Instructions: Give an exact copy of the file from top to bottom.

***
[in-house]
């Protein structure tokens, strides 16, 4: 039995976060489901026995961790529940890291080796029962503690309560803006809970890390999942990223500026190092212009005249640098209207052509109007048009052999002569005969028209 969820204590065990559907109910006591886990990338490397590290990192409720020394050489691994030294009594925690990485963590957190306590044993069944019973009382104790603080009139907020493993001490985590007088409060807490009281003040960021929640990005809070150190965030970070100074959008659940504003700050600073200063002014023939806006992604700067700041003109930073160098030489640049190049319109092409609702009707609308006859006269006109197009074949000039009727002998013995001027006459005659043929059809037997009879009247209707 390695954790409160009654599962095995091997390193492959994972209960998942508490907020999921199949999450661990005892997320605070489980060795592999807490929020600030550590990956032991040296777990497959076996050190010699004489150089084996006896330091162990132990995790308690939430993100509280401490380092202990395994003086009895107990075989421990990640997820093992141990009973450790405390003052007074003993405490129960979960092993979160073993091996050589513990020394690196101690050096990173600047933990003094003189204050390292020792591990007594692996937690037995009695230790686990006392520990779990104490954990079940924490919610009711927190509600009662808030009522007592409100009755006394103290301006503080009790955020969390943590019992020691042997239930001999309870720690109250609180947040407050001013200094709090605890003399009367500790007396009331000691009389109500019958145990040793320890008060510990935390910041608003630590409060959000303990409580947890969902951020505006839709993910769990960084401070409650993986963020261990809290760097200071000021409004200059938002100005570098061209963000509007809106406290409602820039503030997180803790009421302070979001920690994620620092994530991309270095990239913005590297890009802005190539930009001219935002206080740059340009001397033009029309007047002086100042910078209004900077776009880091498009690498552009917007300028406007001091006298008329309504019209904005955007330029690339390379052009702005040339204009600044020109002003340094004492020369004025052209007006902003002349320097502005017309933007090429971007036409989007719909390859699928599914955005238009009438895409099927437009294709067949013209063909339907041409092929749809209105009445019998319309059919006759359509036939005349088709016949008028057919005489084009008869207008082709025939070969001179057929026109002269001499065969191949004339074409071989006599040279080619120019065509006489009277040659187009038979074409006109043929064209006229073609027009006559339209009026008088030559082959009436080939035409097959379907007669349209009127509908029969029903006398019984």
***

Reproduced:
[in-house]
């Protein structure tokens, strides 16, 4: 039995976060489901026995961790529940890291080796029962503690309560803006809970890390999942990223500026190092212009005249640098209207052509109007048009052999002569005969028209 969820204590065990559907109910006591886990990338490397590290990192409720020394050489691994030294009594925690990485963590957190306590044993069944019973009382104790603080009139907020493993001490985590007088409060807490009281003040960021929640990005809070150190965030970070100074959008659940504003700050600073200063002014023939806006992604700067700041003109930073160098030489640049190049319109092409609702009707609308006859006269006109197009074949000039009727002998013995001027006459005659043929059809037997009879009247209707 390695954790409160009654599962095995091997390193492959994972209960998942508490907020999921199949999450661990005892997320605070489980060795592999807490929020600030550590990956032991040296777990497959076996050190010699004489150089084996006896330091162990132990995790308690939430993100509280401490380092202990395994003086009895107990075989421990990640997820093992141990009973450790405390003052007074003993405490129960979960092993979160073993091996050589513990020394690196101690050096990173600047933990003094003189204050390292020792591990007594692996937690037995009695230790686990006392520990779990104490954990079940924490919610009711927190509600009662808030009522007592409100009755006394103290301006503080009790955020969390943590019992020691042997239930001999309870720690109250609180947040407050001013200094709090605890003399009367500790007396009331000691009389109500019958145990040793320890008060510990935390910041608003630590409060959000303990409580947890969902951020505006839709993910769990960084401070409650993986963020261990809290760097200071000021409004200059938002100005570098061209963000509007809106406290409602820039503030997180803790009421302070979001920690994620620092994530991309270095990239913005590297890009802005190539930009001219935002206080740059340009001397033009029309007047002086100042910078209004900077776009880091498009690498552009917007300028406007001091006298008329309504019209904005955007330029690339390379052009702005040339204009600044020109002003340094004492020369004025052209007006902003002349320097502005017309933007090429971007036409989007719909390859699928599914955005238009009438895409099927437009294709067949013209063909339907041409092929749809209105009445019998319309059919006759359509036939005349088709016949008028057919005489084009008869207008082709025939070969001179057929026109002269001499065969191949004339074409071989006599040279080619120019065509006489009277040659187009038979074409006109043929064209006229073609027009006559339209009026008088030559082959009436080939035409097959379907007669349209009127509908029969029903006398019984």